I have personal experience in both purebred and mixed breed dogs. I have had 4 different mixed breed dogs and all were lovable, healthy and great pets. One of my dogs, Shadow, I have had for 14 years. She is a mix between a Rottweiler (her mother) and a Golden Retriever. She looks like a wide black lab. I was hoping that she would retain some of the characteristics of both breeds. I wanted a friendly dog since we have three children, but also a dog that guards us at night. Well, it turns out, that she is a black Golden Retriever. She is all sweetness. There is not a trace of watchdog in her. We had good friends show up recently, at night. They let themselves into our house with their key and walked right past our lounging Shadow to greet us. Shadow never barked when they arrived and just considered this a non-alarm. Our friends visit about once a month and I’m sure that she knows the sound of their car engine. But I would prefer a bit of dog warning. She is a wonderful dog and just to look at her would scare most people with bad intentions.
On the other hand, I have a pure-bred white German Shepherd puppy about eight weeks old.
She is already acting like a watchdog at an early age. This is a trait that I was looking for. It is obvious that this instinct to guard is hardwired into her. I needed a dog that is highly intelligent, protective of my family and a watchdog, and large enough to wrestle with my son and I. I know that I found what I was looking for. My point is this. If you want a better chance of choosing a puppy that will grow to a certain size and exhibit certain characteristics, your best choice is going to be purebred. All you need to do is decide what size of dog you desire and choose the characteristics that you are looking for and then research the breeds. Do your homework and you won’t be sorry? I usually wind up with a dog because it is available at the time. This was the first time that I actually chose the puppy I wanted and even ordered it before it was born.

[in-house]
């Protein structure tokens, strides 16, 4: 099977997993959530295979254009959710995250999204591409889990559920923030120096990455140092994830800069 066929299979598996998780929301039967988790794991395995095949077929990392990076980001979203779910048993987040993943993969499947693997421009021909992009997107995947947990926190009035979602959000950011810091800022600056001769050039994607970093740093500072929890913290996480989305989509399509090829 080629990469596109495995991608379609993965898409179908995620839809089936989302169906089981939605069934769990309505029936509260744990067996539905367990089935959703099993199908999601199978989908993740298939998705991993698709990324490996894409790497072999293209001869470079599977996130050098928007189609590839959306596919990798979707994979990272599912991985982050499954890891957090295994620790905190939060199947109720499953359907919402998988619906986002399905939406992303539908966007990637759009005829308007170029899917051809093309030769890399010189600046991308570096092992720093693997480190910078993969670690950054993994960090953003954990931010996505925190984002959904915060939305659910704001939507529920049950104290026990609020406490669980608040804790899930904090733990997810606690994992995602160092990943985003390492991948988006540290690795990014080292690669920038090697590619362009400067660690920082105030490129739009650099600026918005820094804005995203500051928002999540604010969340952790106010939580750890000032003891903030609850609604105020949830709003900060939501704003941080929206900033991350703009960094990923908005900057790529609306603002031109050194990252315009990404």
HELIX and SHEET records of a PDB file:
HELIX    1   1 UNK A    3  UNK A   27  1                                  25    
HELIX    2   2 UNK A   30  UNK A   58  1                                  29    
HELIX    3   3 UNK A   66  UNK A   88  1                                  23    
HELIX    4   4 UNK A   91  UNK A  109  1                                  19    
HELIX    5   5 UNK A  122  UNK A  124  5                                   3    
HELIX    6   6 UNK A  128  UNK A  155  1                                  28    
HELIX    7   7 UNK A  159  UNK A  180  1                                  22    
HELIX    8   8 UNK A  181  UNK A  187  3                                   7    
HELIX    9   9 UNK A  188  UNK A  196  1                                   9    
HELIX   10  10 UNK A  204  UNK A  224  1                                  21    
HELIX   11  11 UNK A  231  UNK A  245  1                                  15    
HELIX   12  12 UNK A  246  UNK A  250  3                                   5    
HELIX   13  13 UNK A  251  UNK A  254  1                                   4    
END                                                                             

To be fair, many people own mixed breeds and love them including me. It is a good deed to save a puppy from the pound or save the dog that is obviously looking for a home. But if you are looking for specific characteristics, consider a purebred.
Lastly, if you are looking for a purebred, try not to buy from a puppy mill. Puppy mills breed purebred dogs by the dozens. The dogs get little care or socialization. The dog moms are abused. Puppy mills often sell through chain pet shops, the internet and even local classified ads. This is not to say that all chain pet stores, classified ads and internet ads are bad. When we purchased our puppy (I found our puppy on the internet) I chose a breeder as close to home as I could (3 hours). I questioned the breeder as to how many dogs she had to be sure that it was not a large, impersonal operation. I visited the breeder and found out that she socialized each puppy in her home and the puppies even had a chance to be socialized with cats. I wanted to be sure that we had the best chance of buying a great puppy, and we did.